On the other hand, if Thome's work consisted of mowing the lawn and watering it and the shrubs as alleged by defendants, then it would appear that the lien for that work was improperly granted. (Young v. Shriver, 56 Cal.App. 653, 206 P. 99; California Portland Cement Co. v. Wentworth Hotel, Supra.) This follows because permanency of improvement is an essential characteristic of work giving rise to a lien (Ogden v. Byington, 198 Cal. 151, 156, 244 P. 332).
Landscaping, and such maintenance as may be necessary to insure that the planting is well established on the ground, is a work of improvement of the character referred to in section 1184.1. In this case it was the subject of a separate contract from any agreement with respect to erection of the residential units and is deemed to be a separate work of improvement under provisions of section 1189.1. It is not, however, subject to acceptance by the City under 1193.1(e). Defendants allege that the only evidence of completion of the initial landscaping contract is contained in the billing statement sent to defendant Costa Tierra, dated September 4, 1964, which contains the notation, ‘Project completed, Thank you.’ The notice of completion was filed September 18, 1964 and the original and amended lien claims were recorded beyond the statutory period thereafter. If the notice of completion was premature and void and Thome completed the work on his basic contract on or before September 4, 1964, then his claim was not timely filed. On the other hand, if the subsequent work was maintenance under the original contract, then the trial court must decide how much, if any, was necessary to establish and settle the planting. This will determine the date of completion of the work and whether the lien was timely filed.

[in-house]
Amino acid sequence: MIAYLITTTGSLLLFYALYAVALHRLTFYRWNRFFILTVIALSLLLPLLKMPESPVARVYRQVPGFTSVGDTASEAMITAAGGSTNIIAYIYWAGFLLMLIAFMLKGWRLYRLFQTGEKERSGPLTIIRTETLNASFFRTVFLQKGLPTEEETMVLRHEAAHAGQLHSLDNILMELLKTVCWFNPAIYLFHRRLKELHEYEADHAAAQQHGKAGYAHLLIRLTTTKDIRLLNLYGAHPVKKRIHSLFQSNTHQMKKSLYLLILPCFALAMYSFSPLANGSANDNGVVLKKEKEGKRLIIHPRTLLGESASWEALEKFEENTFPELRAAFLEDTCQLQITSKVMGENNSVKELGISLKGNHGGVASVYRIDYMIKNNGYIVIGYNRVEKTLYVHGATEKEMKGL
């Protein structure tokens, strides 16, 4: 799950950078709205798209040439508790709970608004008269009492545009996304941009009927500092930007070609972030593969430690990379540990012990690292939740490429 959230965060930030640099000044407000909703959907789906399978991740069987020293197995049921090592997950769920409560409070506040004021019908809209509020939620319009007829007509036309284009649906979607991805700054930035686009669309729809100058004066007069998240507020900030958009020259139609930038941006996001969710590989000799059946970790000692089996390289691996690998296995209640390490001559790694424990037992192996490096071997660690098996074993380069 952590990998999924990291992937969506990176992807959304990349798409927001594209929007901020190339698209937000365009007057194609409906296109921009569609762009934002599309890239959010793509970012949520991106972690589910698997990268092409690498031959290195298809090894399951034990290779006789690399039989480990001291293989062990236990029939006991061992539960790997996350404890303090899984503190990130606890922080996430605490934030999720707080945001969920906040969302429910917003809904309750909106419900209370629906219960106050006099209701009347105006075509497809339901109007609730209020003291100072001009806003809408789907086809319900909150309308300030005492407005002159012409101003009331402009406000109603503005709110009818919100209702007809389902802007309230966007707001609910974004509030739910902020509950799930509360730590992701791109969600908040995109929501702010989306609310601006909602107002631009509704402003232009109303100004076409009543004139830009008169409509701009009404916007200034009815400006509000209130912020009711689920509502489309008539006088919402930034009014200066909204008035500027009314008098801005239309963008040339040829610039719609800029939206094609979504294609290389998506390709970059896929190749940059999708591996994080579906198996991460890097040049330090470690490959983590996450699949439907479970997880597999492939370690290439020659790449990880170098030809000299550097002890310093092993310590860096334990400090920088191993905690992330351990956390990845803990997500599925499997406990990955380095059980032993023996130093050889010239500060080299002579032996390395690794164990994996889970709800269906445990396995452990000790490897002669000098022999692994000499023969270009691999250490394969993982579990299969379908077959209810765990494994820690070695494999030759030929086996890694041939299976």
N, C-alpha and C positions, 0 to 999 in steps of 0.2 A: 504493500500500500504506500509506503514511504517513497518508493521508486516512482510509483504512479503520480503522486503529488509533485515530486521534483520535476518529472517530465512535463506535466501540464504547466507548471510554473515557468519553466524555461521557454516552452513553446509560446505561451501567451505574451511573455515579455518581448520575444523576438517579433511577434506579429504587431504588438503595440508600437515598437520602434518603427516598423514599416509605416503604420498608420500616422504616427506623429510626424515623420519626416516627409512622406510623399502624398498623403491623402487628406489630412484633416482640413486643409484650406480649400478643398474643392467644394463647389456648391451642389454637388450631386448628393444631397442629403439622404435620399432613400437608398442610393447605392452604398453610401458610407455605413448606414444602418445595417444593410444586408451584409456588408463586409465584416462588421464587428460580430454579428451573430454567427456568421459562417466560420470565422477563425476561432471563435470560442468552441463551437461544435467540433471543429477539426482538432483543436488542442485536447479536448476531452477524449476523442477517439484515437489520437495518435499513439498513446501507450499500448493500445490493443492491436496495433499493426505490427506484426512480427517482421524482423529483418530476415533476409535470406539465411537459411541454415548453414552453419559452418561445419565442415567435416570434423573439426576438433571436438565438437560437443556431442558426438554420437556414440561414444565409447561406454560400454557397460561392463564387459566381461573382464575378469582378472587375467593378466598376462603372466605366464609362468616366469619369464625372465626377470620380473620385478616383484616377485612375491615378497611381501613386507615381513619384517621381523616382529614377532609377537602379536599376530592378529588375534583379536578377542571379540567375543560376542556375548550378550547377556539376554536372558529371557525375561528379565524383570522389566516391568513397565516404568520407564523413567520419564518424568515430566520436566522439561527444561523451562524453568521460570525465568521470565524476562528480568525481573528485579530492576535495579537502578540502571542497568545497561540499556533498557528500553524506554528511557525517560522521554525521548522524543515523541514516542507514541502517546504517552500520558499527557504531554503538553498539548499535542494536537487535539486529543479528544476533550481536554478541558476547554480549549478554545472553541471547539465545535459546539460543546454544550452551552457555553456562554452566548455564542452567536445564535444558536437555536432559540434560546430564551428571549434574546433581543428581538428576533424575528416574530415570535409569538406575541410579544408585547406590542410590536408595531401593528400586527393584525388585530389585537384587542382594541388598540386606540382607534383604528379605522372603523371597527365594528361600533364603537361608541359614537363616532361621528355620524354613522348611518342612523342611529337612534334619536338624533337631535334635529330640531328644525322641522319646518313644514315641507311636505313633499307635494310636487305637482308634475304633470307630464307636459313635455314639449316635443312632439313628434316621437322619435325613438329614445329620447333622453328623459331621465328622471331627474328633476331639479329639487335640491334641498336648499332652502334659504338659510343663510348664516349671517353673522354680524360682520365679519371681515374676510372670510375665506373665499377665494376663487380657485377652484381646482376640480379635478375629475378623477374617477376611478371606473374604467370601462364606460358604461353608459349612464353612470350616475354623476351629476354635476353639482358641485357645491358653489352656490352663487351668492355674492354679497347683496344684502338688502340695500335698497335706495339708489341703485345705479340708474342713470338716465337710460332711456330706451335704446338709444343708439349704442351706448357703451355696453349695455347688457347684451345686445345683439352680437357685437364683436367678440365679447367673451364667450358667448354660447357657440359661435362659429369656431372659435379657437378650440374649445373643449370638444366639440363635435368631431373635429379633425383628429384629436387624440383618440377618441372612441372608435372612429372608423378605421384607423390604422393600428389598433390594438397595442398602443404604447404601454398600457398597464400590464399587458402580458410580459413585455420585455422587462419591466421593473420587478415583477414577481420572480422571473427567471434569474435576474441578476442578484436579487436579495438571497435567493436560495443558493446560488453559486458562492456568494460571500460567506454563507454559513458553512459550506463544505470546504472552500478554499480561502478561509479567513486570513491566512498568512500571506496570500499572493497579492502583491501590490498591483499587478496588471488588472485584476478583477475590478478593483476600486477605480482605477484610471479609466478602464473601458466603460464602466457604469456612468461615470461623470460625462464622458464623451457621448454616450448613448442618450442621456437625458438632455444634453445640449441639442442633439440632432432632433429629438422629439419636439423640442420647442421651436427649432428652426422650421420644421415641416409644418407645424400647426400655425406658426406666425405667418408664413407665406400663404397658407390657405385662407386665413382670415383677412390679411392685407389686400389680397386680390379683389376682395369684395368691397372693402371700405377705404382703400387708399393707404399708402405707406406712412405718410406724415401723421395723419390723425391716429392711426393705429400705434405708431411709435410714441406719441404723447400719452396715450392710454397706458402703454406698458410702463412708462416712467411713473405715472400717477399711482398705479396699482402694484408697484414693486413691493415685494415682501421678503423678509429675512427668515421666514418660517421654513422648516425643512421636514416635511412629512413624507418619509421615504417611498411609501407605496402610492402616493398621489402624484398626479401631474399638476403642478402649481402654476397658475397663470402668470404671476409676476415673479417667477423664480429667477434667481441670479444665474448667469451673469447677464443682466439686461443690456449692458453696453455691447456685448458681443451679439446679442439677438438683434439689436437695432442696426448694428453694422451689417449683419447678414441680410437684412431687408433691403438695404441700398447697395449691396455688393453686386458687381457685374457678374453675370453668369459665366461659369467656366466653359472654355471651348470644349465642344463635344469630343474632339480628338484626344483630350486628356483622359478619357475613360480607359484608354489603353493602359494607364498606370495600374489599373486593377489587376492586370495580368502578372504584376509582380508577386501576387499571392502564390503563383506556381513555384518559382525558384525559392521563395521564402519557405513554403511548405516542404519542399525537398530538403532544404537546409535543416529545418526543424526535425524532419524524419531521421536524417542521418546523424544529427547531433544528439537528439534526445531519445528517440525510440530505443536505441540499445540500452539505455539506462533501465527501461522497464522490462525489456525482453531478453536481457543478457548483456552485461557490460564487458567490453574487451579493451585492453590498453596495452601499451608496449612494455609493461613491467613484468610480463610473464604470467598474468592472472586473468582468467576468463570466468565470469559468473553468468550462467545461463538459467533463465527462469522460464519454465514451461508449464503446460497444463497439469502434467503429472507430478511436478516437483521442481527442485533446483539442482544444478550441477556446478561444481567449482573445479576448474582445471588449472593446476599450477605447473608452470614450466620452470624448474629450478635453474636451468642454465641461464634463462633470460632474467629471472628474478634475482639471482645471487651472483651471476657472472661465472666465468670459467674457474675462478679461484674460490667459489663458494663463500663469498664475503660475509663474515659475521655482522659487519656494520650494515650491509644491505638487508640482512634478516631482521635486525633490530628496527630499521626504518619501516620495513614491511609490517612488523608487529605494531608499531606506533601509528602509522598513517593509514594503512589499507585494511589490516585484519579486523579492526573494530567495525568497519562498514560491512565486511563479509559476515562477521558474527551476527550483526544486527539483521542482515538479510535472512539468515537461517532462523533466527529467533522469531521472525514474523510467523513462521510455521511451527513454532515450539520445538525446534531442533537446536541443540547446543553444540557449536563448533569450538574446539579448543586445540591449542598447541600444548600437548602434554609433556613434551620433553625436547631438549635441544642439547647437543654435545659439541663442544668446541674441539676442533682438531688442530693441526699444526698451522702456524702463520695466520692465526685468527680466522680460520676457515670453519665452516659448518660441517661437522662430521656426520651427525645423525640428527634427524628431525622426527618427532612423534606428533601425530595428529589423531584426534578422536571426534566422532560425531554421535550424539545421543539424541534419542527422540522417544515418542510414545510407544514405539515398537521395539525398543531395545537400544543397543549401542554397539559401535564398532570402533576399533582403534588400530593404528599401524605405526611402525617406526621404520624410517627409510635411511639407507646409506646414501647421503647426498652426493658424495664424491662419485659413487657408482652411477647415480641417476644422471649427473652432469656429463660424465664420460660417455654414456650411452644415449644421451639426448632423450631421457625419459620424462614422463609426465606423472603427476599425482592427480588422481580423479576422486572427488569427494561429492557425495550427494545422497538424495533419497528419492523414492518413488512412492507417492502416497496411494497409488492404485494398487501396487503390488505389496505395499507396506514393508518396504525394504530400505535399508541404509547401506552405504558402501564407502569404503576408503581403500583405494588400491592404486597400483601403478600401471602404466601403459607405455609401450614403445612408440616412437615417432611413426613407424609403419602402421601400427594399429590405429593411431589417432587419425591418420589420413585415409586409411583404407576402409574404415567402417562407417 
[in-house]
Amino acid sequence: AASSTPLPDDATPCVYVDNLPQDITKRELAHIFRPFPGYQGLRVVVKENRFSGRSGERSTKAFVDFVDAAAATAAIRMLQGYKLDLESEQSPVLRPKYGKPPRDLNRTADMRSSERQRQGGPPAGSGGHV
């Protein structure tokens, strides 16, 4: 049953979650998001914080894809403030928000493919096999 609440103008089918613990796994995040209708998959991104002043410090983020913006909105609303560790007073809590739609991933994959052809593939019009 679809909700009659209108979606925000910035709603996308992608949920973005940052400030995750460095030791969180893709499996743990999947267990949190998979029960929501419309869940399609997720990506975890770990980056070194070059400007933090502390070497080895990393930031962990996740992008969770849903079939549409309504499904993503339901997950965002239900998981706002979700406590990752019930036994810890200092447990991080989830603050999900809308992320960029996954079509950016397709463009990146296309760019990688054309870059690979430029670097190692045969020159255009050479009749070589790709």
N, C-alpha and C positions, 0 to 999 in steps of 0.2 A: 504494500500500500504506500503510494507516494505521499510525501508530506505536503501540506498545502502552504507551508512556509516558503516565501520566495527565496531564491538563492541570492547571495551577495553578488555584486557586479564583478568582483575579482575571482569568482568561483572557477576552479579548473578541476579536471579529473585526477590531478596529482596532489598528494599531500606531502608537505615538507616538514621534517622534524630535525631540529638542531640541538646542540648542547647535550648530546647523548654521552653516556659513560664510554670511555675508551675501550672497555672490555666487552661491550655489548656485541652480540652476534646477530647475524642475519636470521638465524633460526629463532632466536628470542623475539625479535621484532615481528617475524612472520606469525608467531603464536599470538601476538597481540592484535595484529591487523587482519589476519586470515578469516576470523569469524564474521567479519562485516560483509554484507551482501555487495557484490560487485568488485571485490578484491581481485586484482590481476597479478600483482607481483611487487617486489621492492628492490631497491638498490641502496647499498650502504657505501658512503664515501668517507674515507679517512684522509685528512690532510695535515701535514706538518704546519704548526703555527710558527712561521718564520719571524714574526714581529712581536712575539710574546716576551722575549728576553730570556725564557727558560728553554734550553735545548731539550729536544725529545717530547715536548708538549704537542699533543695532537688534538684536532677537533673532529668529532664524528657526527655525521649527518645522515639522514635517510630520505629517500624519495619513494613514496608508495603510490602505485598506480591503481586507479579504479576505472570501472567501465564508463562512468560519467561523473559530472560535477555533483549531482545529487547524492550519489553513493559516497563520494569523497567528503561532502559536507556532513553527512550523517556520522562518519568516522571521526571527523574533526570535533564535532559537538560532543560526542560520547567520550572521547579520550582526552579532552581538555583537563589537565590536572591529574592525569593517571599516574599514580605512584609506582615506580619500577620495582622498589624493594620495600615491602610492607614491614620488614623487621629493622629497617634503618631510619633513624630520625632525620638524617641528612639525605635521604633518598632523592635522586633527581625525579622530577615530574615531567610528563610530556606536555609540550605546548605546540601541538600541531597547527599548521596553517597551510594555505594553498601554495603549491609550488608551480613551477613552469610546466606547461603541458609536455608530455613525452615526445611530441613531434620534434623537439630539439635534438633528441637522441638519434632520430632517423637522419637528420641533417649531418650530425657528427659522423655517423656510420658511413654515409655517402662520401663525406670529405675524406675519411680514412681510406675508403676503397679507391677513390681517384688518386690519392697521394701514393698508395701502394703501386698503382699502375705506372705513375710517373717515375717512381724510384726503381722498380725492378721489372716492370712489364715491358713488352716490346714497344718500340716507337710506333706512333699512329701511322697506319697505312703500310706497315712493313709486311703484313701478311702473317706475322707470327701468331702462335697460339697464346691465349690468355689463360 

Defendants also contend that the liens of Thome are fatally defective because of the erroneous description contained therein. The deficiency here is the absence of the words ‘northwest quarter’ from Thome's mechanic's lien. However, plaintiff's amended lien added the words, ‘commonly known as Palo Fierro Estates' and the trial court found this description sufficiently described the real property for identification and that no defendant was misled or prejudiced by any deficiency.
Section 1193.1, subdivision (j), provides that a claim of lien shall contain, Inter alia, ‘a description of the property sought to be charged with the lien sufficient for identification.’
As a general rule, the description of property sought to be charged with the lien will be deemed sufficient if it enables a party familiar with the locality to identify the property with reasonable certainty to the exclusion of others. (Hollenbeck-Bush Planing Mill Co. v. Roman Catholic Bishop, 179 Cal. 229, 231, 176 P. 166; Union Lumber Co. v. Simon, 150 Cal. 751, 758, 89 P. 1077, 1081; Borello v. Eichler Homes, Inc., 221 Cal.App.2d 487, 492, 34 Cal.Rptr. 648.) Thus, errors in the description may be disregarded if the identification of the property is otherwise sufficient and where the notice of lien which is recorded is not fraudulent and does not mislead the owner or innocent third persons. (Code Civ.Proc., sec. 1196.1; 54 Cal.L.Rev. 179, 187; Borello v. Eichler Homes, Inc., Supra, 221 Cal.App.2d 487, 492—494, 34 Cal.Rptr. 648; American Transit Mix Co. v. Weber, 106 Cal.App.2d 74, 77—78, 234 P.2d 732.)